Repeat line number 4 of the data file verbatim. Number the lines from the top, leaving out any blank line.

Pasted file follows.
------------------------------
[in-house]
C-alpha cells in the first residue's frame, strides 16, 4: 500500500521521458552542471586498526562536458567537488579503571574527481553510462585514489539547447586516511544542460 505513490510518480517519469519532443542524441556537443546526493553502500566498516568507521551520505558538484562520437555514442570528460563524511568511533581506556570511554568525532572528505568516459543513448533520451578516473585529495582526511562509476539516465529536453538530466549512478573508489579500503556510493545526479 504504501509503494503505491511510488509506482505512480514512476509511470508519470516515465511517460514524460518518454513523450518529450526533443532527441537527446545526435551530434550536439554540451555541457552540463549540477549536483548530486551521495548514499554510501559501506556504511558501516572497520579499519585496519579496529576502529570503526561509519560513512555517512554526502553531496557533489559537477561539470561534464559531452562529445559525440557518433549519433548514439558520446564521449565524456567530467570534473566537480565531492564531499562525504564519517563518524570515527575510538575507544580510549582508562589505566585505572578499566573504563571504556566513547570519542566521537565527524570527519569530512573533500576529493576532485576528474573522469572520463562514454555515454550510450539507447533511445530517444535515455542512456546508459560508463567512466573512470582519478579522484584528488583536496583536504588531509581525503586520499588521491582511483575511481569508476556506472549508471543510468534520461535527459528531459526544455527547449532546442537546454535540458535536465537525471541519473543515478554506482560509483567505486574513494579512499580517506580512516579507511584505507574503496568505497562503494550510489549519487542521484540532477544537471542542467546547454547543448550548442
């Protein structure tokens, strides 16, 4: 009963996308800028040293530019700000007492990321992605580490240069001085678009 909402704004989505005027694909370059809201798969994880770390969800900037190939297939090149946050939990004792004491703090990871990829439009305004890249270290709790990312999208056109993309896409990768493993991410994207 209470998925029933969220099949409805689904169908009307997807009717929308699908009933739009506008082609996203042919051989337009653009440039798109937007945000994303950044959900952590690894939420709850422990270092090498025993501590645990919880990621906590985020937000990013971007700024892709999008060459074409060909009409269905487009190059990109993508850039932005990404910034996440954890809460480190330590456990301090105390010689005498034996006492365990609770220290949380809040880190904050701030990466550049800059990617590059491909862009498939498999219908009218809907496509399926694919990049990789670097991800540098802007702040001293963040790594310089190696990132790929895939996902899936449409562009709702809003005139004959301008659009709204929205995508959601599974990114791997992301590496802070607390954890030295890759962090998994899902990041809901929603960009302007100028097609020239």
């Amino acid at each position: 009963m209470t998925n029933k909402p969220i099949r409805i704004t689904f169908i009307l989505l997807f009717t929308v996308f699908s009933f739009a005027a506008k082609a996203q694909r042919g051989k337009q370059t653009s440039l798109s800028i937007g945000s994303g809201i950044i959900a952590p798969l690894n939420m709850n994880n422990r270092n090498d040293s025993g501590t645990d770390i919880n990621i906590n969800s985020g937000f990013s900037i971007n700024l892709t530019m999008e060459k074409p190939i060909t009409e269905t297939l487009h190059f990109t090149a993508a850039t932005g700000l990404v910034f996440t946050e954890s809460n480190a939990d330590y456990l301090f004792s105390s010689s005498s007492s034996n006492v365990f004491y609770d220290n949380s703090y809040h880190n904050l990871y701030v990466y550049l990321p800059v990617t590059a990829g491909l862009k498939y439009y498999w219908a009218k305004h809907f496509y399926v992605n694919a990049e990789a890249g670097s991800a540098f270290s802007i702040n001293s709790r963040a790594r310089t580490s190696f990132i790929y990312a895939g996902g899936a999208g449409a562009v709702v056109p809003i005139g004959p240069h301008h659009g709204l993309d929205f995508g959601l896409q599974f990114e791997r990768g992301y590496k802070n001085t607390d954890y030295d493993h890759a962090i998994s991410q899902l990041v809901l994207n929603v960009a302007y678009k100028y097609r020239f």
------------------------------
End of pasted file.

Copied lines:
């Amino acid at each position: 009963m209470t998925n029933k909402p969220i099949r409805i704004t689904f169908i009307l989505l997807f009717t929308v996308f699908s009933f739009a005027a506008k082609a996203q694909r042919g051989k337009q370059t653009s440039l798109s800028i937007g945000s994303g809201i950044i959900a952590p798969l690894n939420m709850n994880n422990r270092n090498d040293s025993g501590t645990d770390i919880n990621i906590n969800s985020g937000f990013s900037i971007n700024l892709t530019m999008e060459k074409p190939i060909t009409e269905t297939l487009h190059f990109t090149a993508a850039t932005g700000l990404v910034f996440t946050e954890s809460n480190a939990d330590y456990l301090f004792s105390s010689s005498s007492s034996n006492v365990f004491y609770d220290n949380s703090y809040h880190n904050l990871y701030v990466y550049l990321p800059v990617t590059a990829g491909l862009k498939y439009y498999w219908a009218k305004h809907f496509y399926v992605n694919a990049e990789a890249g670097s991800a540098f270290s802007i702040n001293s709790r963040a790594r310089t580490s190696f990132i790929y990312a895939g996902g899936a999208g449409a562009v709702v056109p809003i005139g004959p240069h301008h659009g709204l993309d929205f995508g959601l896409q599974f990114e791997r990768g992301y590496k802070n001085t607390d954890y030295d493993h890759a962090i998994s991410q899902l990041v809901l994207n929603v960009a302007y678009k100028y097609r020239f």